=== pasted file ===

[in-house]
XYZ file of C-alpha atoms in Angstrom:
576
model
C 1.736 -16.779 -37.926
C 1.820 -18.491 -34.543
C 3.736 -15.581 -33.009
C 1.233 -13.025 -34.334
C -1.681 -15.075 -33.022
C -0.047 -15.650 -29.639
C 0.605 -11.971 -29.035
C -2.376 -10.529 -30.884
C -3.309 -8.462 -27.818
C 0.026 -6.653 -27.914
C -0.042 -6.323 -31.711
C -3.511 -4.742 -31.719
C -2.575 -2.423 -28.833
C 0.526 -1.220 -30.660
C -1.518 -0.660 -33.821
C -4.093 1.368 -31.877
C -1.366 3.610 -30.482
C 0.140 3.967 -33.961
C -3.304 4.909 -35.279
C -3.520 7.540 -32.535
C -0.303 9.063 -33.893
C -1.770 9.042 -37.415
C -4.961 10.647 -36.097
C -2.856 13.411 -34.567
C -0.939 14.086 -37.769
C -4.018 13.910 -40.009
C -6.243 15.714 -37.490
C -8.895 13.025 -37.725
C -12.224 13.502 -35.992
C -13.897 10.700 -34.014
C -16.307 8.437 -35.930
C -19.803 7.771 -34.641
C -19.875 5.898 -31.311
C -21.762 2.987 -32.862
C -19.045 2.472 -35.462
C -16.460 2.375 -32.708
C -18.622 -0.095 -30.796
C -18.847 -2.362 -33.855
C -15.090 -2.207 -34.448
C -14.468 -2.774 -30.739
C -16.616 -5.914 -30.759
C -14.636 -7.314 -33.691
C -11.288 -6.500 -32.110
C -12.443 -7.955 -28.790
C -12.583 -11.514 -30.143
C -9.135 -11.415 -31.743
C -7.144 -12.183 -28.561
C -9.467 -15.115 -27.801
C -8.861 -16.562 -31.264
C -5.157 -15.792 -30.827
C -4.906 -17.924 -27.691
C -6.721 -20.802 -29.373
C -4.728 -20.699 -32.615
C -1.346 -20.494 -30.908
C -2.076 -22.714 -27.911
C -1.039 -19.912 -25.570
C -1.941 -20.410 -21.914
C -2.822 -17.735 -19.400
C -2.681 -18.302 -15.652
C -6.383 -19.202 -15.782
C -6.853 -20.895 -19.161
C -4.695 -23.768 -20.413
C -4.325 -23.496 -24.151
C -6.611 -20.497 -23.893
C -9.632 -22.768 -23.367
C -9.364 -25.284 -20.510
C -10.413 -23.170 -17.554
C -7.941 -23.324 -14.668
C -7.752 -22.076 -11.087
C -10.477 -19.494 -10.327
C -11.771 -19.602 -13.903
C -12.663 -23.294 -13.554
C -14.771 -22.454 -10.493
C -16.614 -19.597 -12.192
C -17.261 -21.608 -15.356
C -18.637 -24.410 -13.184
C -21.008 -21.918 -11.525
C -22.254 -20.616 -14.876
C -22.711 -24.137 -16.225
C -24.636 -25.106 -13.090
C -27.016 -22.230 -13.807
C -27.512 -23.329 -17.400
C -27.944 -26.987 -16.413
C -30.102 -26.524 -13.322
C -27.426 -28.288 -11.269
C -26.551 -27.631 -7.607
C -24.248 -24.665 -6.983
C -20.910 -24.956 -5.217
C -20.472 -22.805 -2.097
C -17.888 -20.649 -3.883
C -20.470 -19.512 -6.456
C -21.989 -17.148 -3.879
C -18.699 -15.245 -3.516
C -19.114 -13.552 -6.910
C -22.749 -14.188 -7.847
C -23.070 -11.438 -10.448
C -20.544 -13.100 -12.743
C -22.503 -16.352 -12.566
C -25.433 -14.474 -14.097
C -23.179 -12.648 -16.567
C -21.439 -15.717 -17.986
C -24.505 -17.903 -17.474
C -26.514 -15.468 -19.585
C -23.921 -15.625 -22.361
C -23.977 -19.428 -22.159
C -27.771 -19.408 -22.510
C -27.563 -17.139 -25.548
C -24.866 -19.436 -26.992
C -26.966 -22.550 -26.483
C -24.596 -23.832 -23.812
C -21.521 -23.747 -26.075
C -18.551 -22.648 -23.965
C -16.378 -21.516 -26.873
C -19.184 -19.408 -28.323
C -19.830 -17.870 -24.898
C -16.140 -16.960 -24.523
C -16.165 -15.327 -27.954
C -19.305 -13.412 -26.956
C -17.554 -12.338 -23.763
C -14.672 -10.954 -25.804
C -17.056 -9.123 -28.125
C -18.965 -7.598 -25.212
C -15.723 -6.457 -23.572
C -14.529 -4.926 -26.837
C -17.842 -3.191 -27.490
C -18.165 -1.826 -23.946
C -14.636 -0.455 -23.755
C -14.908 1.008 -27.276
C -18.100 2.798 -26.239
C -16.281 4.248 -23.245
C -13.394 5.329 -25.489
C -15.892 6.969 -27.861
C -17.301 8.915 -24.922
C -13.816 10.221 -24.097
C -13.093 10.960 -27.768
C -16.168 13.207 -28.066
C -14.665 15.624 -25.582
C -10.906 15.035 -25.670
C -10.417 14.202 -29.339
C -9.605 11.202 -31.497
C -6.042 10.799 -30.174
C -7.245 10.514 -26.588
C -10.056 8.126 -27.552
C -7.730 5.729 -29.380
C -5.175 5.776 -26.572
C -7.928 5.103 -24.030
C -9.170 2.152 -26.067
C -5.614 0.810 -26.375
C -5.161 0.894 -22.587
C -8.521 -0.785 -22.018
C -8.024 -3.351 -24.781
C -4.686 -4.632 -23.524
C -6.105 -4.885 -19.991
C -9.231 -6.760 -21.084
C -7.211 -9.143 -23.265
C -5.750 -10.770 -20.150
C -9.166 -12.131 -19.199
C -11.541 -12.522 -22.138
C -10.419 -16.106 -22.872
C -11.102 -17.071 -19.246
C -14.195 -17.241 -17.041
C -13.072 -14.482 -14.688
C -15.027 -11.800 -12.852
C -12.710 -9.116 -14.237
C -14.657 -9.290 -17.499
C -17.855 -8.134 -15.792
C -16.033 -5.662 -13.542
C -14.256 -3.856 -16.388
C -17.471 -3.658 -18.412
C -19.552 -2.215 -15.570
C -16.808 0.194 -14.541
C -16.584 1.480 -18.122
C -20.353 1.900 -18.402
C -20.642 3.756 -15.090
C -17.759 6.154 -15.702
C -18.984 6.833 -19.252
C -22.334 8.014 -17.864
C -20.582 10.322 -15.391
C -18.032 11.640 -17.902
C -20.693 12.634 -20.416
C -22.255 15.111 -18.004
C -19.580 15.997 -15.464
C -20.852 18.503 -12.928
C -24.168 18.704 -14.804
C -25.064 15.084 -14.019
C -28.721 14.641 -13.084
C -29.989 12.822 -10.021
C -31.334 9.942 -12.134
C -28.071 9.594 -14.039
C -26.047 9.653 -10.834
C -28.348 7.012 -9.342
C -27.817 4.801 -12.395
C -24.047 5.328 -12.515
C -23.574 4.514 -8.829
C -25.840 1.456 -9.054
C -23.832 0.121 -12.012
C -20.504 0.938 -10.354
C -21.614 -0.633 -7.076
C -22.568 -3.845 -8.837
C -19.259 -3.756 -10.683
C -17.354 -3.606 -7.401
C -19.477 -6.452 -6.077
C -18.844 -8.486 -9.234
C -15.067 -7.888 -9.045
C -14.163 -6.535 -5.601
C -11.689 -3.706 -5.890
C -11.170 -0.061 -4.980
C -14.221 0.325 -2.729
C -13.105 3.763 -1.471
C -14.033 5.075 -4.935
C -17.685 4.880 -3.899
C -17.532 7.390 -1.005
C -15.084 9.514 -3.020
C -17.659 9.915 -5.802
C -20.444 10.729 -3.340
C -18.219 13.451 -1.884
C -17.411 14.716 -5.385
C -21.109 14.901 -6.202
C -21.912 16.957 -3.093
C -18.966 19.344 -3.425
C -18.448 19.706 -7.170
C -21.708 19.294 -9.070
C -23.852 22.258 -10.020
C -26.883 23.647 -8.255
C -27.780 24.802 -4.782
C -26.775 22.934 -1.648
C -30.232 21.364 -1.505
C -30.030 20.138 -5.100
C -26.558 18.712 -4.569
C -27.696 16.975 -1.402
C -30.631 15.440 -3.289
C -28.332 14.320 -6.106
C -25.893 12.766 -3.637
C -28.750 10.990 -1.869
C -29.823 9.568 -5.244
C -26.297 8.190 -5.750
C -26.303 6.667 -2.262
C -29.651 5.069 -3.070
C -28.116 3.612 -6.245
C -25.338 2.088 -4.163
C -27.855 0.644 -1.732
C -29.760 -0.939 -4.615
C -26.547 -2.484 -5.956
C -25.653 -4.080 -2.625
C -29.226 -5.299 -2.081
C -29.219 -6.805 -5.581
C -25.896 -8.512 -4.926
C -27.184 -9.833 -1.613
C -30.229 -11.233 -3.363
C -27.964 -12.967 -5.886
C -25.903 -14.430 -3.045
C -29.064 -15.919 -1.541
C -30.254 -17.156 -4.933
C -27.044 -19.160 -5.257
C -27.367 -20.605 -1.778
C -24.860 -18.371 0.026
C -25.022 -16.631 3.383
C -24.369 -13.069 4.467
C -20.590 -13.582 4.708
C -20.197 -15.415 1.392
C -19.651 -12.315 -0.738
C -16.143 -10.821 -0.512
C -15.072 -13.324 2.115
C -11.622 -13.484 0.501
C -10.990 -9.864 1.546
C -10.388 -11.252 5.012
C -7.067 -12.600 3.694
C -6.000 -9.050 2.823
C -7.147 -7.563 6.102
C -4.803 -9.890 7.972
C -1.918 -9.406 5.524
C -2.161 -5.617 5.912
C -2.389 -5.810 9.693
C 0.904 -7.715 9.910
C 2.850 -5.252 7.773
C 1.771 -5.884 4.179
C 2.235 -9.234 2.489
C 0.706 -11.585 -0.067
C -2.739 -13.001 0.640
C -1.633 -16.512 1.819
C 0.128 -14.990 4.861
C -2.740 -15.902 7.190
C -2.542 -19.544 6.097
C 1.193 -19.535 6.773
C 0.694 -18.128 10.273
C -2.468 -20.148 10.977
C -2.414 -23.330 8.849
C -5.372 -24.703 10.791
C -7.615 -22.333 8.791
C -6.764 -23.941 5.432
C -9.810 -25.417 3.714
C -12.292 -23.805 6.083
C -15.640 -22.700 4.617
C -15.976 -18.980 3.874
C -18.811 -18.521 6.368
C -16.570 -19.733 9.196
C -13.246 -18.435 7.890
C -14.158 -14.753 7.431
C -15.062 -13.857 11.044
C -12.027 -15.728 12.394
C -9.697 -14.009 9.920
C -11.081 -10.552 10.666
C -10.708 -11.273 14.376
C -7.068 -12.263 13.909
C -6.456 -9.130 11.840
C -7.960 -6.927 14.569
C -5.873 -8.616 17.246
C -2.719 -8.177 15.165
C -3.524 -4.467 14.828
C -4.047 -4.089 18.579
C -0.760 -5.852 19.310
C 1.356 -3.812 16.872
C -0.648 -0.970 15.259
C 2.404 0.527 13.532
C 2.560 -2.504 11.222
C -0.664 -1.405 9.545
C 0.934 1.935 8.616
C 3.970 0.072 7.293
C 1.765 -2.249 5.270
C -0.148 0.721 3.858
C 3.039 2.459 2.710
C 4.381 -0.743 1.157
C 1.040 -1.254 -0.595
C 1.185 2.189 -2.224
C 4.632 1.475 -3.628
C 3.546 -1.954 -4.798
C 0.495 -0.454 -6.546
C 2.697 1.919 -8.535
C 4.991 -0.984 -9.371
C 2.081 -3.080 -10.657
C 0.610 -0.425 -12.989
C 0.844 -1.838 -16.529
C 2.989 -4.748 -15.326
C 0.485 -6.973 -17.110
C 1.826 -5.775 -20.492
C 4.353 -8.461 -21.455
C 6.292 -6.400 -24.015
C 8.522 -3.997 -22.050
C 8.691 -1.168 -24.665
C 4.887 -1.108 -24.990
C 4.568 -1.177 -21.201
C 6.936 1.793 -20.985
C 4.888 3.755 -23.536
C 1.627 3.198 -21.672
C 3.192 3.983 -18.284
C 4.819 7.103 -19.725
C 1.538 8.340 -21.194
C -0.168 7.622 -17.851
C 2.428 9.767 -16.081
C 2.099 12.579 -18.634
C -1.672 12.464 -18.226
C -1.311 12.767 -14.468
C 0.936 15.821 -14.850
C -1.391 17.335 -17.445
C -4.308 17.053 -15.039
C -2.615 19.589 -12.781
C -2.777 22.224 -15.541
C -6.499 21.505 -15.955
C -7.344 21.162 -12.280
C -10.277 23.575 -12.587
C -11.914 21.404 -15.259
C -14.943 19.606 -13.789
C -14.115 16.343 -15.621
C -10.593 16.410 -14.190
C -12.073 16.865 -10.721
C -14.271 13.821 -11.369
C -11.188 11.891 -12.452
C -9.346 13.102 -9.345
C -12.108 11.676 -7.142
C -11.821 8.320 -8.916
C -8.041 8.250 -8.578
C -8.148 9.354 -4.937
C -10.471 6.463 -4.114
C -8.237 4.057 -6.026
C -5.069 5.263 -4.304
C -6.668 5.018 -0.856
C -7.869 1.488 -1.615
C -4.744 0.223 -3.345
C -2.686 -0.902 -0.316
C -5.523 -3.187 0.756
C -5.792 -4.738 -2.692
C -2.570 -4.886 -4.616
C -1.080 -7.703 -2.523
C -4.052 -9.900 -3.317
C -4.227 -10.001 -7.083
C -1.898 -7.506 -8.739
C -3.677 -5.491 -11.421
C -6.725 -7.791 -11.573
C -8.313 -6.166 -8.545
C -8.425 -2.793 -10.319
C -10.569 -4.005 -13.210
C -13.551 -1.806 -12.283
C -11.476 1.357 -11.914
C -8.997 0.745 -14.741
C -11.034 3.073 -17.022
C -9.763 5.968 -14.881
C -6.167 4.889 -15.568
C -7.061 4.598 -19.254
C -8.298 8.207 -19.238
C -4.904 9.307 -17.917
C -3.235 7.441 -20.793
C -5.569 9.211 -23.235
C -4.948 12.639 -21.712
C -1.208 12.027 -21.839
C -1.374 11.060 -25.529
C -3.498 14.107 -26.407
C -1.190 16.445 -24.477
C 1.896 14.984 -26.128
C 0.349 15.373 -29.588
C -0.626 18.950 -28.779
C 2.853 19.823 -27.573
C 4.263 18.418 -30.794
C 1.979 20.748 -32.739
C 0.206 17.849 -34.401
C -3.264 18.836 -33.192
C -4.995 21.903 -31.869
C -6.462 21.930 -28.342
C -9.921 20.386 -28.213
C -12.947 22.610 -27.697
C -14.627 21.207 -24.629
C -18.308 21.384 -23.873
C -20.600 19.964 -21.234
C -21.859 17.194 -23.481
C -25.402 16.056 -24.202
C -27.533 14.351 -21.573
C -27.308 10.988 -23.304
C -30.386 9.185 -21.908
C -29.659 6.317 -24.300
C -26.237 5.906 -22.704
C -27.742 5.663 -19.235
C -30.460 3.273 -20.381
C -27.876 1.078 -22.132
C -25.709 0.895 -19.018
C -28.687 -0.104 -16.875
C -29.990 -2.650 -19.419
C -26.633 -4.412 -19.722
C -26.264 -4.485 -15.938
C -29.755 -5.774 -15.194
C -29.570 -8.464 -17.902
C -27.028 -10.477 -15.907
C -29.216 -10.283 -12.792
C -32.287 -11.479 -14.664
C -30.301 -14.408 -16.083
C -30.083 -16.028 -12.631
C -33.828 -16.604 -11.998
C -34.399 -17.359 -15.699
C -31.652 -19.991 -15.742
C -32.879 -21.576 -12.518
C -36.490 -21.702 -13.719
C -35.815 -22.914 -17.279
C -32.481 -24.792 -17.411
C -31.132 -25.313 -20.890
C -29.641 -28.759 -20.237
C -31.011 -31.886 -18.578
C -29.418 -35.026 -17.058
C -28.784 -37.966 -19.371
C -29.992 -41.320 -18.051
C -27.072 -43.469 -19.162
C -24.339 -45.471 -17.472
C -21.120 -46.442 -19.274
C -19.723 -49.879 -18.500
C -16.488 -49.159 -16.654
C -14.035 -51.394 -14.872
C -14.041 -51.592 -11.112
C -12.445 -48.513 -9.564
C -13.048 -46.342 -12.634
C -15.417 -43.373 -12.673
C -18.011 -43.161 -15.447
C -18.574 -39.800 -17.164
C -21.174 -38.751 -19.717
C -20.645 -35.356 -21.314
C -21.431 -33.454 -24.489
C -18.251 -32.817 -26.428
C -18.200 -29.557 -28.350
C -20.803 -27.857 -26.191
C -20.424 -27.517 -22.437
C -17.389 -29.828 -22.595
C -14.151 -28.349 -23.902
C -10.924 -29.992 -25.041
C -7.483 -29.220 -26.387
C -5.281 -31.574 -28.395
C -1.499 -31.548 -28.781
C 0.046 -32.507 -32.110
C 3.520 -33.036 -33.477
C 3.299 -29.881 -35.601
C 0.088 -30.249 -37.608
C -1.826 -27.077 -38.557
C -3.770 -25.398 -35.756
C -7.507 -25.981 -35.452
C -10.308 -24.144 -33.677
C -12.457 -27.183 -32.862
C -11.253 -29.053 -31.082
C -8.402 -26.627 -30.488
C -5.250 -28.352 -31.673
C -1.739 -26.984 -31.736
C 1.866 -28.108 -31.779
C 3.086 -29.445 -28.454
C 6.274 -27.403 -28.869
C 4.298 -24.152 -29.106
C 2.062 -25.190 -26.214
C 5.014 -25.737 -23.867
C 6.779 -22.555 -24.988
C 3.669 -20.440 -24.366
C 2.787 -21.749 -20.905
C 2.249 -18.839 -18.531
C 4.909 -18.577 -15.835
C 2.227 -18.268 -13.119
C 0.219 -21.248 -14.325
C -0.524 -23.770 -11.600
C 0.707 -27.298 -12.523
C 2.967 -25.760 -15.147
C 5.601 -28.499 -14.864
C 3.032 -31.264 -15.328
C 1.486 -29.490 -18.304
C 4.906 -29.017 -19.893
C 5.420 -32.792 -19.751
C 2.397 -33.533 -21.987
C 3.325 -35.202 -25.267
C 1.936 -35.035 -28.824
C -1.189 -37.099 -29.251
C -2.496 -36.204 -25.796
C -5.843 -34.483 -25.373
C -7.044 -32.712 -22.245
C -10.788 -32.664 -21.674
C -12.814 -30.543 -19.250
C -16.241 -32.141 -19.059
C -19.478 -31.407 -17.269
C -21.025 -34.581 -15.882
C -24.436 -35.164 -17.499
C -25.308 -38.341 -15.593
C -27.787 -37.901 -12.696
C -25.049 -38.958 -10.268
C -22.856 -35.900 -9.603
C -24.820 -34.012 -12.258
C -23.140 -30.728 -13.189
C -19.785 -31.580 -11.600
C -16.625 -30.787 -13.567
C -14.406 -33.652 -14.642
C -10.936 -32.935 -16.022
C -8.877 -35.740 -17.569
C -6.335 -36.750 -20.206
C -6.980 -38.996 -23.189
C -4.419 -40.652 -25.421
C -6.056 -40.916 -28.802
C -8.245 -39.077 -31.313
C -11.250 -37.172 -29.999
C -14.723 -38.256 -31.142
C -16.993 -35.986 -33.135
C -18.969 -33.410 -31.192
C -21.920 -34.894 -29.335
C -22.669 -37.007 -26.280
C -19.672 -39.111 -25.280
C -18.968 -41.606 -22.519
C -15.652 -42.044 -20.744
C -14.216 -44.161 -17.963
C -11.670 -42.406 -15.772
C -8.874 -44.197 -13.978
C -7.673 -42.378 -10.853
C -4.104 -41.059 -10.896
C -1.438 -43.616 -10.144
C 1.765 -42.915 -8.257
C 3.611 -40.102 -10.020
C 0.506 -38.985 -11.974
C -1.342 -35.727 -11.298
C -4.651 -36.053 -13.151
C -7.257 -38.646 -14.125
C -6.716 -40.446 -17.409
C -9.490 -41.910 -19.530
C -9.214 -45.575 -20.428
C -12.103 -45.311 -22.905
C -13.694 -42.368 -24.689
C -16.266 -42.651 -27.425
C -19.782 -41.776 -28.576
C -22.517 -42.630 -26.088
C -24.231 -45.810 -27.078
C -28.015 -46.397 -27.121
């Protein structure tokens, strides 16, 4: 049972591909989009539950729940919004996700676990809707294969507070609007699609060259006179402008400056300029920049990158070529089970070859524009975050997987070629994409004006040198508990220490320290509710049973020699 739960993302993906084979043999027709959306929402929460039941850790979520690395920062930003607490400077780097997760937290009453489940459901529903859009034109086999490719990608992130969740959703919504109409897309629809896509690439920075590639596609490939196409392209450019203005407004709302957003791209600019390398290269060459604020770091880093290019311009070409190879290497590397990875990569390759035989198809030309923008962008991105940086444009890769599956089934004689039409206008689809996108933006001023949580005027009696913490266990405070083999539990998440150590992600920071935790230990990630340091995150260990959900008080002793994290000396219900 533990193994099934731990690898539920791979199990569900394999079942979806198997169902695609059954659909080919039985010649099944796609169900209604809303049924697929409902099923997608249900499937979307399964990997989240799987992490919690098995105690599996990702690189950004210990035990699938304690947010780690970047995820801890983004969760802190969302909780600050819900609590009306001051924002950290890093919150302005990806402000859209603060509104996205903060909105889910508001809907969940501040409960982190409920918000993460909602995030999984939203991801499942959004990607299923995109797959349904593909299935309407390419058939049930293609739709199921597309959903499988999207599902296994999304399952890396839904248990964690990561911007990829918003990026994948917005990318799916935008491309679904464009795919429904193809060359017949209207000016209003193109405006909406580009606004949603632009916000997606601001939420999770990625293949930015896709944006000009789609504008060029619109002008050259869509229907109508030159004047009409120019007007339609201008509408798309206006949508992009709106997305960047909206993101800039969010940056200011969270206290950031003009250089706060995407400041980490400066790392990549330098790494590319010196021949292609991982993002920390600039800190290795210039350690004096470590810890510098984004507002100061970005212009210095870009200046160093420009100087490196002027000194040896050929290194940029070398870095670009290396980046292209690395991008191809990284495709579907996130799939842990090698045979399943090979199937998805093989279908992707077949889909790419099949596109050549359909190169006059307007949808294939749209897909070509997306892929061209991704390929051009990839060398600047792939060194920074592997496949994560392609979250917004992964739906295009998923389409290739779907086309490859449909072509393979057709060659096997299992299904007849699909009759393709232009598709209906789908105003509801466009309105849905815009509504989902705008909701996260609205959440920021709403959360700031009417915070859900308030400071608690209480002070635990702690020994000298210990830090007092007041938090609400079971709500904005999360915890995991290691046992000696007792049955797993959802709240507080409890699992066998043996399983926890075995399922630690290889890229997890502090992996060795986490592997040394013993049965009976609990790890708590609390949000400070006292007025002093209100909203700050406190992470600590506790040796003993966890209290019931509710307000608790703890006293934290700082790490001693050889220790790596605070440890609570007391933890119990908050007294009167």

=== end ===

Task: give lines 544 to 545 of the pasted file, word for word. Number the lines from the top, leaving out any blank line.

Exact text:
C -8.877 -35.740 -17.569
C -6.335 -36.750 -20.206